Shiny Happy Jobs

In Rise of the Creative Class I posed the question of the machine shop and the hair salon, asking a group of my students in which profession they would rather work.  A recent UK survey (h/t: Charlotta Mellander) suggests my students are a very smart bunch. 

  • Hairdressers are undoubtedly the UK’s happiest profession>, ranking in the top two positions in every year except 2006, when they were usurped by DJs!  Beauty therapists have also ranked highly, in the top three for the last four years of the survey.
  • Both (hairdressers and beauty therapists) attributed their contentment to strong relationships with their colleagues.  Salon professionals also value having an interest in what they do for a living, which 100 per cent of hairdressers believe is important to on-the-job happiness.

It's worth asking what is about jobs like hair-cutting, cosmetology, and DJing that make people  happy. And as I argued in Rise, there's a lot we can learn from these jobs to upgrade the happiness quotient of other forms of work.

Richard Florida

Fittest Cities

The American Fitness Index ranks US cities.  Check out the interactive map.

That's the title of this Wall Street Journal report:

For much of the 20th century, the proportion of whites shrank in most U.S. cities. In recent years the decline has slowed considerably -- and in some significant cases has reversed. Between 2000 and 2006, eight of the 50 largest cities, including Boston, Seattle and San Francisco, saw the proportion of whites increase, according to Census figures. The previous decade, only three cities saw increases.

July 21, 2008

Richard Florida

Rise of the Cosmoburb

Robert Lang in the Next American City (via Planetizen):

"Cosmoburbs” is the term used in the forthcoming book “Boomburbs: The Rise of America’s Accidental Cities” to describe wealthy suburbs that are also diverse and that increasingly contain non-traditional households. Leading examples around the nation include Naperville, Ill., Plano, Texas, Bellevue, Wash., and Lakewood and Aurora in Colorado ...

In many respects, the Cosmoburb may be the coming America where race is part of the ambiance. Ethnic restaurants and shops with exotic goods draw people into these communities. In such places, it does not matter what race the neighbor is - as long as the lawn is mowed.

The new Cosmoburbs will be part of a global economy. For planners this means that suburbs should not be thought of as merely bedroom communities, but as new economic hubs for an increasingly “brain"-oriented economy .... Suburbs today don’t have less sophisticated economies than cities but are equal to central cities. This shift will require not only new thinking about design, transit and infrastructure in the suburbs, but also new thinking about how the suburbs can truly accommodate singles, seniors, the foreign-born and people of every color.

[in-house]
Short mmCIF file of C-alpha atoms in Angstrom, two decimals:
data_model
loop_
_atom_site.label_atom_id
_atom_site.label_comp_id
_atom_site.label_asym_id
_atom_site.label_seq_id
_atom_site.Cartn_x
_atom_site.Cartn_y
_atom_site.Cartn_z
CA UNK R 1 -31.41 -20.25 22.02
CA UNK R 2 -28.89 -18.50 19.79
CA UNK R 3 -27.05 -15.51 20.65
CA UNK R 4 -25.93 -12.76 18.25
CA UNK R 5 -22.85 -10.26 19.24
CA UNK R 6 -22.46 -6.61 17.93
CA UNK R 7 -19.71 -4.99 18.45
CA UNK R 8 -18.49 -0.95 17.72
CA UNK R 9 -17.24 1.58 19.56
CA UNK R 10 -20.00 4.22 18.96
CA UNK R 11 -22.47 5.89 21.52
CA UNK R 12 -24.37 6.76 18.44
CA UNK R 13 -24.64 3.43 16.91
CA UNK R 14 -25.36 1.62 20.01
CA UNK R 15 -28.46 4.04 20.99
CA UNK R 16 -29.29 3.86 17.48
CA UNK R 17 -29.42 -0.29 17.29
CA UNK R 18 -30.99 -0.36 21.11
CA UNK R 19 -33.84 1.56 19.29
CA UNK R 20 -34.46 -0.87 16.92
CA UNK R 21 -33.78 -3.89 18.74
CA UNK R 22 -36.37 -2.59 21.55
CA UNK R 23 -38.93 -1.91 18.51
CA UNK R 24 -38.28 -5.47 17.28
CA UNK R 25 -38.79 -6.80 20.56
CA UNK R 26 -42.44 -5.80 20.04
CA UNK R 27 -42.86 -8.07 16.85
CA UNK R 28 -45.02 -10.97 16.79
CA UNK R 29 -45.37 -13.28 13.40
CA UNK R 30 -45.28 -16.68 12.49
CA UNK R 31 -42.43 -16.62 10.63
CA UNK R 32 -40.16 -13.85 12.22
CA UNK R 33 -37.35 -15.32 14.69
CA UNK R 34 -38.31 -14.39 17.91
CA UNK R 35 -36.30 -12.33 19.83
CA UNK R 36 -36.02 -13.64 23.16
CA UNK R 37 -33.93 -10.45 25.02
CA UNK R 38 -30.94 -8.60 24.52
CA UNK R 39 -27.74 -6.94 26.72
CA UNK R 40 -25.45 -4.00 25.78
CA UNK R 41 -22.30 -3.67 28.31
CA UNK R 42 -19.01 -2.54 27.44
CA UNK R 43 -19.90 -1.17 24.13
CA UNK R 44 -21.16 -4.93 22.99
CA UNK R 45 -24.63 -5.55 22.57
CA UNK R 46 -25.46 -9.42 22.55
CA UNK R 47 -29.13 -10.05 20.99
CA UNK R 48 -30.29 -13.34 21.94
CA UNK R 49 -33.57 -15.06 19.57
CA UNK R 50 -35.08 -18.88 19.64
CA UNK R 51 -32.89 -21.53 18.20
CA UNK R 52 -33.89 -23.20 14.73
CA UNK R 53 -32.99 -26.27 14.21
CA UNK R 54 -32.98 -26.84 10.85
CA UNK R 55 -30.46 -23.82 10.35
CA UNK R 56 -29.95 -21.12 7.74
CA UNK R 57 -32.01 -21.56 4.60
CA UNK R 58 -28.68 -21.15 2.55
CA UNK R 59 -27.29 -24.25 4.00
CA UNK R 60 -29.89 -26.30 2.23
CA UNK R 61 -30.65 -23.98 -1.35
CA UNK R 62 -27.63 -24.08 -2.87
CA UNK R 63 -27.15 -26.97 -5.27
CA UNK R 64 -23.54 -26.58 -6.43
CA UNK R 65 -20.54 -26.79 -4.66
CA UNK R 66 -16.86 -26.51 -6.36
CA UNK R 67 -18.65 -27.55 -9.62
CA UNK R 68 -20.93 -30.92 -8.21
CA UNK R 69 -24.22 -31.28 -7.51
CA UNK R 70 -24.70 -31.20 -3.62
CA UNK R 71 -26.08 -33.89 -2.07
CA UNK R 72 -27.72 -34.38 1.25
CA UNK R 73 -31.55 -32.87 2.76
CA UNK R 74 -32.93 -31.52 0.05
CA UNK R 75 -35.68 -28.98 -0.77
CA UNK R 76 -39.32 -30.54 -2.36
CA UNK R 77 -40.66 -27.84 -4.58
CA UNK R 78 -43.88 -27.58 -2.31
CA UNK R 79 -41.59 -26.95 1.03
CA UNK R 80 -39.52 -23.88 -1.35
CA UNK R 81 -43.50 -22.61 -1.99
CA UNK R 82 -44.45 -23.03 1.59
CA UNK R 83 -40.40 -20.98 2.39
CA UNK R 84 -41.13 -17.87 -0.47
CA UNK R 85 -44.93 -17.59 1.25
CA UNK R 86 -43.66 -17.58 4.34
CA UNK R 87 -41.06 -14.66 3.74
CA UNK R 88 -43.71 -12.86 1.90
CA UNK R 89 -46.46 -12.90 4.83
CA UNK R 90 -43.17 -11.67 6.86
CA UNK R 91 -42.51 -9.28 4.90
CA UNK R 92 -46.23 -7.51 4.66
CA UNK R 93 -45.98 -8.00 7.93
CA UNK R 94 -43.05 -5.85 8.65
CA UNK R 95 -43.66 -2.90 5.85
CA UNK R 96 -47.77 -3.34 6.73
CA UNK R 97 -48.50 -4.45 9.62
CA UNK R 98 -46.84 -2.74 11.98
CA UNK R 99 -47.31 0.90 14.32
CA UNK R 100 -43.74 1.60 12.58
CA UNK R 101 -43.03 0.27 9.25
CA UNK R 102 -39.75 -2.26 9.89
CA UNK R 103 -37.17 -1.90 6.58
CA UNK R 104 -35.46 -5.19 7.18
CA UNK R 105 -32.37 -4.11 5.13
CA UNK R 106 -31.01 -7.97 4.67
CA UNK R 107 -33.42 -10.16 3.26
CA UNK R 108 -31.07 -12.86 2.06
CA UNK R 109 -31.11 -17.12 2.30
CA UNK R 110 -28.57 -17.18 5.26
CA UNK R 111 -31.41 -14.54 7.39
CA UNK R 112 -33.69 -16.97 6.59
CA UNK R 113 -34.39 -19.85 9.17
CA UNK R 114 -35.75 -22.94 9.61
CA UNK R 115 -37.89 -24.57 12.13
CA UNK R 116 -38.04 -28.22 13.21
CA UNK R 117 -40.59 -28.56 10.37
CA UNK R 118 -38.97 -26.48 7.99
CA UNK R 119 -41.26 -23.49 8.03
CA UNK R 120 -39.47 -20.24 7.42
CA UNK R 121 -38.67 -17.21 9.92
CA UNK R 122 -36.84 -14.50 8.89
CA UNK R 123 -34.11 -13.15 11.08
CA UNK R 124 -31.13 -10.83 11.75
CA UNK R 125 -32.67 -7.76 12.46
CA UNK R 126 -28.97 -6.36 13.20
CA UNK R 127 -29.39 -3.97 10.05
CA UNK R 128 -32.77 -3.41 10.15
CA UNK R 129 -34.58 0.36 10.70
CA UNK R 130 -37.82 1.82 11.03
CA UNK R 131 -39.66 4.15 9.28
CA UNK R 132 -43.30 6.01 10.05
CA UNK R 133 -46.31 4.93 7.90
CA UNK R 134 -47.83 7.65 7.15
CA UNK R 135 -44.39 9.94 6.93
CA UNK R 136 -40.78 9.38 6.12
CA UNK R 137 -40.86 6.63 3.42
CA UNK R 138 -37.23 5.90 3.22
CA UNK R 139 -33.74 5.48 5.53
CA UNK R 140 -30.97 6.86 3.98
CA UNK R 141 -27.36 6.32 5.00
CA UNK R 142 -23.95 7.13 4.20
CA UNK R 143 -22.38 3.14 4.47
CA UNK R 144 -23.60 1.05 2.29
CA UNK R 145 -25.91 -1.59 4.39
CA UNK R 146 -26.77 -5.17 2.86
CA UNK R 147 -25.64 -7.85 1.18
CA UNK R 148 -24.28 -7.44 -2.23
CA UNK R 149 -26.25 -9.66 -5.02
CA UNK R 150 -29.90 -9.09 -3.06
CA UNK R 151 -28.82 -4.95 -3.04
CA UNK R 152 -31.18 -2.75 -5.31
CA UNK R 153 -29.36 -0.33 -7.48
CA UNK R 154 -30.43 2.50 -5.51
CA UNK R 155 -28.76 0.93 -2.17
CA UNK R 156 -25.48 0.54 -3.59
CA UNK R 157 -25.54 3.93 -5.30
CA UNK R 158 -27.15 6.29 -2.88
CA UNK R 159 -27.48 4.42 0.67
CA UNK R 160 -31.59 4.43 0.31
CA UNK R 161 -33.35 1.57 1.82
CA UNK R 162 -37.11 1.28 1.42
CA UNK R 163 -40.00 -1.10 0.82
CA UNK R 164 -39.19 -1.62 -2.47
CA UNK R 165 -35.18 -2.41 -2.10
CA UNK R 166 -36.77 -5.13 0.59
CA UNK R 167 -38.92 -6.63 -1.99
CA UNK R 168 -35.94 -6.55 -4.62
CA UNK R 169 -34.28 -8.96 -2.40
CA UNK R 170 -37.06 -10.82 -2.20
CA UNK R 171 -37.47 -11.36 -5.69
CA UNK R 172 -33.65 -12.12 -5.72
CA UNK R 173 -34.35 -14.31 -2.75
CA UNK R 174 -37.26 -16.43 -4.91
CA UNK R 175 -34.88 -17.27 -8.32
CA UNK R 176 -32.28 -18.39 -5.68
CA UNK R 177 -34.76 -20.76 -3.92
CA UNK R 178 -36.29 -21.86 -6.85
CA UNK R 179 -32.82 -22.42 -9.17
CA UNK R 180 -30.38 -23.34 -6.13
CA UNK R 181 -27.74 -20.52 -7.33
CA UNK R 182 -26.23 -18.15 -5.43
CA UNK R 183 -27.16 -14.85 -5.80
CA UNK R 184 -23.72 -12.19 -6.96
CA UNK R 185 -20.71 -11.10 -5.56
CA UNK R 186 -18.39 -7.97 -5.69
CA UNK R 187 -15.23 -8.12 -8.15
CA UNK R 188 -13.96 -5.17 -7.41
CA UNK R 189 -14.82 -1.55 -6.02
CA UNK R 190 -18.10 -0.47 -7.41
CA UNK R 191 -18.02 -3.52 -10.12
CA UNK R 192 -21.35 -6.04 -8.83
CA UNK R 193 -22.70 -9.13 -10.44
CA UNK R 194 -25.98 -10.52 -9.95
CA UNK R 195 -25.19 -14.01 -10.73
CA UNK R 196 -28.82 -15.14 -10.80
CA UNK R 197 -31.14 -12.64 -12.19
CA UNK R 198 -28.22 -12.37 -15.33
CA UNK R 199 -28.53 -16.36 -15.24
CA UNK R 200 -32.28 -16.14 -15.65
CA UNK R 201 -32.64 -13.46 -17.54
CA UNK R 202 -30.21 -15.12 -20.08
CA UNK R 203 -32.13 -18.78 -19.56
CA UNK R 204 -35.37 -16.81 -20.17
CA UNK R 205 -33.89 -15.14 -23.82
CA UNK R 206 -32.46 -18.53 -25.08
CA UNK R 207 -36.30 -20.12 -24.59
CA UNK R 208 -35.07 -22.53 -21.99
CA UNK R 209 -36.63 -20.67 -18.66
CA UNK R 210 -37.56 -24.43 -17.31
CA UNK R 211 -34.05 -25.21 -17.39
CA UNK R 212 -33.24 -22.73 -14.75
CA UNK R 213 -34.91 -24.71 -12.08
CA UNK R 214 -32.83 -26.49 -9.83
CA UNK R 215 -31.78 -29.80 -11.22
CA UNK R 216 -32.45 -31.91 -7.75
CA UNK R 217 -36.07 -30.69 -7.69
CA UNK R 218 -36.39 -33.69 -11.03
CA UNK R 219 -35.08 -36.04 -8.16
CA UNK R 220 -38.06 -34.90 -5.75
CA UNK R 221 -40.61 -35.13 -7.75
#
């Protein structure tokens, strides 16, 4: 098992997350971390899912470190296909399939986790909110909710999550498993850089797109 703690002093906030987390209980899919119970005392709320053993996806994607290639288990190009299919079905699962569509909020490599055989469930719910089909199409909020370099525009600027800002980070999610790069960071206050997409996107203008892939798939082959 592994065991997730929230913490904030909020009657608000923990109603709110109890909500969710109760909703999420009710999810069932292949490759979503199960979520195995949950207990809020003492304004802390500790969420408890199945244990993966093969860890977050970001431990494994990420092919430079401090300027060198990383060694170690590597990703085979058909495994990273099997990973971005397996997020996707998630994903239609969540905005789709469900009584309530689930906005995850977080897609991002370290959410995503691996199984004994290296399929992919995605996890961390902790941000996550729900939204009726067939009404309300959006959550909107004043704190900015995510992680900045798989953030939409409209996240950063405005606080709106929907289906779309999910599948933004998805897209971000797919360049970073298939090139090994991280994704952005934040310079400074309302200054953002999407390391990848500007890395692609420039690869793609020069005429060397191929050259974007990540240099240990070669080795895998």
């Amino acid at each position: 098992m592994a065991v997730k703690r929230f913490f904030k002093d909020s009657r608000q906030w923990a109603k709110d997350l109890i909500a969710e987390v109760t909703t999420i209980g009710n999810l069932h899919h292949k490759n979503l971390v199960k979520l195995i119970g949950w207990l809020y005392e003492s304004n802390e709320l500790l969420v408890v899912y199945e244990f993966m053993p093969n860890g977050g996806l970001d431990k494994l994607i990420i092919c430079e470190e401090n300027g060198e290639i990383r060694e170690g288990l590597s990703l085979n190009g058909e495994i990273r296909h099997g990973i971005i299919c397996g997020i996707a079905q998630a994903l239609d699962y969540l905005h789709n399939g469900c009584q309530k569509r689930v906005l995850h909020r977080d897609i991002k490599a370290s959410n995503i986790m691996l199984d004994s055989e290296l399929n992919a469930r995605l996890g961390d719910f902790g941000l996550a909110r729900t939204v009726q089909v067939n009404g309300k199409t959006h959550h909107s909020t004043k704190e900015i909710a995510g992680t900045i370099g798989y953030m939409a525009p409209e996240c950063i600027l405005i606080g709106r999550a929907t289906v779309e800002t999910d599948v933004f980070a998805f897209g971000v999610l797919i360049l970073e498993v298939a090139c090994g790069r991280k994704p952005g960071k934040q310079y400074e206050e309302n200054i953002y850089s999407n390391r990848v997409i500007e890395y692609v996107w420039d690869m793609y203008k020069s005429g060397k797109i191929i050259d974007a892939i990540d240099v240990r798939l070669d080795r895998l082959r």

Richard Florida

NY State of MInd

Eric Torbenson provides a humorous dose of urbanism in in the New York Post:

Defibrillate the suburbs - if you can. The tenets of suburban life are the oxygen in the economic bloodstream, and the nation is suffering hypoxia. The reason a lot of folks think we're just getting warmed up on an economic swoon is that the global economy has neatly garroted all the drivers that make suburbs flourish.

For New York and other cities with respectable public transportation, it's still relatively good times; maybe too good. But have you found a seat on the subway recently?  New York City, already projected to expand to 10 million people over the next 15 years, will grow even more rapidly if these trends continue ... Is it any wonder that the greatest number of new housing construction starts last month - that's nationwide - were apartment buildings in New York City? ...

Wall Street's losing jobs, but with enough other urban industries, people can afford to buy - or at least rent - an apartment; sell that car and take the subway; cut up that CostCo card for groceries at the bodega. No more gas grills on the redwood deck. But hey, a kitchenette! Welcome to the new urban renaissance ...

Something tells me, though, as those huddled masses pour into the city by the thousands, yearning to breath free of filling up the Silverado, New Yorkers will have a political awakening. Nothing will be more important to city dwellers than hybrid or electric cars. Get these people green lightbulbs and energy-efficient vent systems. Send them back where they came from, to their Best Buy parking lots and Applebee's riblets.

Long live the suburbs! It's our only hope.